Contrary to common belief, Martin Luther King, Jr. does not refute the right to violence. Yet in situations where a right to violence would obtain, King chooses nonviolence. While King's renunciation is often articulated in terms of ideal obligations to transcendent principles, this study makes the case that nonviolence may be preferred for material effects. In fact, King often articulated the case for nonviolence in two modes: the better known transcendental mode and the lesser studied material mode, what is here (...) termed his pacifist materialism. (shrink)
In its comprehensive overview of Alain Locke's pragmatist philosophy this book captures the radical implications of Locke's approach within pragmatism, the critical temper embedded in Locke's works, the central role of power and empowerment of the oppressed and the concept of broad democracy Locke employed.
During two centuries of industrial revolution, history's most powerful ruling class has been produced, equipped, and armed to the teeth --not just with bullets but also with powerful media and an aggressive ideology of domination. Increasingly, the democratic institutions crafted at the dawn of capitalism are being undermined or overrun by corporate and financial overseers. Despite the fact that history gives ample reason to fear the worst for the future, social and political theory can be a form of resistance and (...) hope. The papers in this volume express this hope, exploring progressive and liberatory institutional conceptions; analyzing multiple experiences of alienation and culture; reconceiving gender, sexuality, and desire; and scrutinizing humanitarian intervention for both corrupted elements and future possibilities for the just defense of the defenseless. These papers were selected from among the best of those presented at the RPA's 4th biennial conference, held in November 2000 at Loyola University - Chicago. (shrink)
Martin Luther King, Jr. was born in the family home on Auburn Ave. in Atlanta, Georgia on January 15, 1929, as the second child of Alberta and Rev. M.L. King. Alberta’s husband had taken up the duties of her father as pastor of the nearby Ebenezer Baptist Church, and her second son was destined to assume leadership of the congregation and community that had nurtured the family life. -/- Along with his older sister, Christine, and his younger brother A.D., the (...) young Martin King enjoyed the kind of security and prestige that would come with life in one of the leading families of Atlanta. He wrote and spoke of a childhood that was experienced with love and fullness. . . . (shrink)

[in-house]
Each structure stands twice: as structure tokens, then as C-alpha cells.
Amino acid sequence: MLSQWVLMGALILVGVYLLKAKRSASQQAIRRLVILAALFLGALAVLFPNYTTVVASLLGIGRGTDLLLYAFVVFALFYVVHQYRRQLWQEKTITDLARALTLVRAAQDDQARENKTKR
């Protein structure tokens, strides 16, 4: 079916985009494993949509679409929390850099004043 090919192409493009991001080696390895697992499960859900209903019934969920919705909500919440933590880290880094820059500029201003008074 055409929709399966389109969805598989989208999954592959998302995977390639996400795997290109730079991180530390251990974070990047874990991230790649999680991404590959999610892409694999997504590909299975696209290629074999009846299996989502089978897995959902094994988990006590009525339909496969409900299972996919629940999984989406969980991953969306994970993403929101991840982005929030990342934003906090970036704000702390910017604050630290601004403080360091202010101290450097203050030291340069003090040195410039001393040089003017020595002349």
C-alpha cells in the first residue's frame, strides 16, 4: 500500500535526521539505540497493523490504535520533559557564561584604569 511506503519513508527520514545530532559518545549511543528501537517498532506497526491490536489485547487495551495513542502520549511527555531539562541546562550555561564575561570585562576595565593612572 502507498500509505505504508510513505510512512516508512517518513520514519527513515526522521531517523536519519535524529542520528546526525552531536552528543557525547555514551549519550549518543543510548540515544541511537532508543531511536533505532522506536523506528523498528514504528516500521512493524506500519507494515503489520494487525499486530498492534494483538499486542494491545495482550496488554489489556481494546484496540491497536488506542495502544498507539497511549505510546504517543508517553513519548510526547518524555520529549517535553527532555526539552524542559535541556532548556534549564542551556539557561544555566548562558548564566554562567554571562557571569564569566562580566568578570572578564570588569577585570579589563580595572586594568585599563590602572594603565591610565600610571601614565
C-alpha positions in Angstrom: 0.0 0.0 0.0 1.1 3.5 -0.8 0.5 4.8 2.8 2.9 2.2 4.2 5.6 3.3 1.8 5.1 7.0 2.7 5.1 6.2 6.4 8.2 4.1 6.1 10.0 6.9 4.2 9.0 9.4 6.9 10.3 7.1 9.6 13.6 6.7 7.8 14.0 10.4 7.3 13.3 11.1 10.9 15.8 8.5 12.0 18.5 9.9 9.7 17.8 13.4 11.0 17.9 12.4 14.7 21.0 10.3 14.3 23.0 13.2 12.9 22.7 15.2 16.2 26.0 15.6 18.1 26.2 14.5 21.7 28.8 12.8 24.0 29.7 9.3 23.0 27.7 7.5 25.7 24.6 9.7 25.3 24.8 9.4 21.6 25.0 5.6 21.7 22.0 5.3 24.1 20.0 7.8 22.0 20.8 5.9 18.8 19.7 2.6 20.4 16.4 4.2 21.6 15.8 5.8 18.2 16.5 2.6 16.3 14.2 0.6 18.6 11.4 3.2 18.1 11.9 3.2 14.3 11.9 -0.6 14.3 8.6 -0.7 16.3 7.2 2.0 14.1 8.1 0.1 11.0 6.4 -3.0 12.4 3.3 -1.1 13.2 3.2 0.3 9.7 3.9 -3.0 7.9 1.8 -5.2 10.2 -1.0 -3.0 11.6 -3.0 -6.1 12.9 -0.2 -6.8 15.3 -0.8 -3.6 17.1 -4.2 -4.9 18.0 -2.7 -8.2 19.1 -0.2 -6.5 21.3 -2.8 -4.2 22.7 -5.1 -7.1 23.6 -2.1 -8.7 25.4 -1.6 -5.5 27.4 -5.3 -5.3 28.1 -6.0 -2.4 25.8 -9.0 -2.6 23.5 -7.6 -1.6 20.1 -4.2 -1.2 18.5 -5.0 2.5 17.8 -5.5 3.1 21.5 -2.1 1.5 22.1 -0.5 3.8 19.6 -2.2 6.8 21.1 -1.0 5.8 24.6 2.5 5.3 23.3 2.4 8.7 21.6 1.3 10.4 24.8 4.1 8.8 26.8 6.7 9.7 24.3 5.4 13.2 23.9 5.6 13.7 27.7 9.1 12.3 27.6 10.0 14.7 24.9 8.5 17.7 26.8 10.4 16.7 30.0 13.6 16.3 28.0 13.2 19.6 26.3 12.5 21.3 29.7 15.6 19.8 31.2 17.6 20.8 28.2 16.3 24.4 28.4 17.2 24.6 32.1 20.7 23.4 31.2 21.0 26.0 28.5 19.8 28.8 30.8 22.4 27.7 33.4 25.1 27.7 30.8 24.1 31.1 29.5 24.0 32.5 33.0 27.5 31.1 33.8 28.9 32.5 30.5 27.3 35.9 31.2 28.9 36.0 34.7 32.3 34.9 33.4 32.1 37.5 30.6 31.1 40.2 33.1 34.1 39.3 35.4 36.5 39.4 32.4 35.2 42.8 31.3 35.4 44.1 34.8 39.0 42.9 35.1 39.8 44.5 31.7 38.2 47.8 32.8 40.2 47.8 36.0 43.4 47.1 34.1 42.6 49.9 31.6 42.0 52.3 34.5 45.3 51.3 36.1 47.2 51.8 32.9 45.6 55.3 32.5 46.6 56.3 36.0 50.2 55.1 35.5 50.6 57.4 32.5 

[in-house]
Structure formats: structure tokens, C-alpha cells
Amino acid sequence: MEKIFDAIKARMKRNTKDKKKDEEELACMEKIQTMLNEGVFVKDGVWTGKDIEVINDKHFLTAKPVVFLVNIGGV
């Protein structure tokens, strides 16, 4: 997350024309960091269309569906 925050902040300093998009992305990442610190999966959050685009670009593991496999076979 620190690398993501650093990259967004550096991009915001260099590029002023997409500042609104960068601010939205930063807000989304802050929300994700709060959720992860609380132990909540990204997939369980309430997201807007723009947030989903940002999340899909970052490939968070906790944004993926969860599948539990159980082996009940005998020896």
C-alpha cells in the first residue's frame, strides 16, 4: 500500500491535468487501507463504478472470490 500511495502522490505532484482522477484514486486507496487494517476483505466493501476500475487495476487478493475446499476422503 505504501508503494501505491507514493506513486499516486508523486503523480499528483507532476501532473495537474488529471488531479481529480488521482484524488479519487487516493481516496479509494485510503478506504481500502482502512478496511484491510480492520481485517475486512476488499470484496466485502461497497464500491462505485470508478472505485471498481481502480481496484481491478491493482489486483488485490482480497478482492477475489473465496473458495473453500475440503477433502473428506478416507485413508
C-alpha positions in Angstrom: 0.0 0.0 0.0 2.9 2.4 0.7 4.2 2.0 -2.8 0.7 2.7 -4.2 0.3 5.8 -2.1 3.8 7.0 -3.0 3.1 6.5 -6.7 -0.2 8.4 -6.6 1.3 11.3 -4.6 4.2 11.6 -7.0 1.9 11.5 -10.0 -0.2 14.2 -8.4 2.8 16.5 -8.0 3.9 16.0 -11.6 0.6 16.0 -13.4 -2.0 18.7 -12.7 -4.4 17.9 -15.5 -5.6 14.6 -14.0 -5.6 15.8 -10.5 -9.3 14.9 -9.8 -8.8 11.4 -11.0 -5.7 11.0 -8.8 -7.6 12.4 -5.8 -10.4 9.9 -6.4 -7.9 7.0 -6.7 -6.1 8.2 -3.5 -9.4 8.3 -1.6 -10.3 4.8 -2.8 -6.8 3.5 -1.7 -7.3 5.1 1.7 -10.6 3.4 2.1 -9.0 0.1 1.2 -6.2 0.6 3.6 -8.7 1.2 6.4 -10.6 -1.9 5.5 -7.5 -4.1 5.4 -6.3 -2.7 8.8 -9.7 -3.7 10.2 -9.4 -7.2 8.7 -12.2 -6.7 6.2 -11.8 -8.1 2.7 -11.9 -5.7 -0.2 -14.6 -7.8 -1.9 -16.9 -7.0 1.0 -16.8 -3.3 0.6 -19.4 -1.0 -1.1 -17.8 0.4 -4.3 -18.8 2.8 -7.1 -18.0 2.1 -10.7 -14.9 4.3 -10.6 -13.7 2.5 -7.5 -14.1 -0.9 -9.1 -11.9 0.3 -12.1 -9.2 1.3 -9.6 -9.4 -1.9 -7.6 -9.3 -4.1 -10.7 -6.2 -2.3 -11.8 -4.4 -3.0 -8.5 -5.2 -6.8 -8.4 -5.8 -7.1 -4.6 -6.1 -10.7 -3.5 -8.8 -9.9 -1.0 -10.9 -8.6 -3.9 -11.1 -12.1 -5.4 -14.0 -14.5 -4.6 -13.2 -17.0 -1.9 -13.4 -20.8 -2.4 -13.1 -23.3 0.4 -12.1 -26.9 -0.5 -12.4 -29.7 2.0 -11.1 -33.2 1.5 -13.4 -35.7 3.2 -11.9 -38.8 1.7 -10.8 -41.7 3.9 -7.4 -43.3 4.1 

To a world assaulted by private interests, this book argues that peace must be a public thing. Distinguished philosophers of peace have always worked publicly for public results. Opposing nuclear proliferation, organizing communities of the disinherited, challenging violence within status quo establishments, such are the legacies of truly engaged philosophers of peace. This volume remembers those legacies, reviews the promise of critical thinking for crises today, and expands the free range of thinking needed to create more mindful and peaceful relations. (...) With essays by committed peace philosophers, this volume shows how public engagement has been a significant feature of peace philosophers such as Camus, Sartre, Dewey, and Dorothy Day. Today we also confront historical opportunities to transform practices for immigration, police interrogation, and mental health, as we seek to sustain democracies of increasing multicultural diversity. In such cases our authors consider points of view developed by renowned thinkers such as Weil, Mouffe, Conway, and Martín-Baró. This volume also presents critical analysis of concepts for thinking about violence, reconsiders Plato’s philosophy of justice, and examines the role of ethical theory for liberation struggles such as Occupy! (shrink)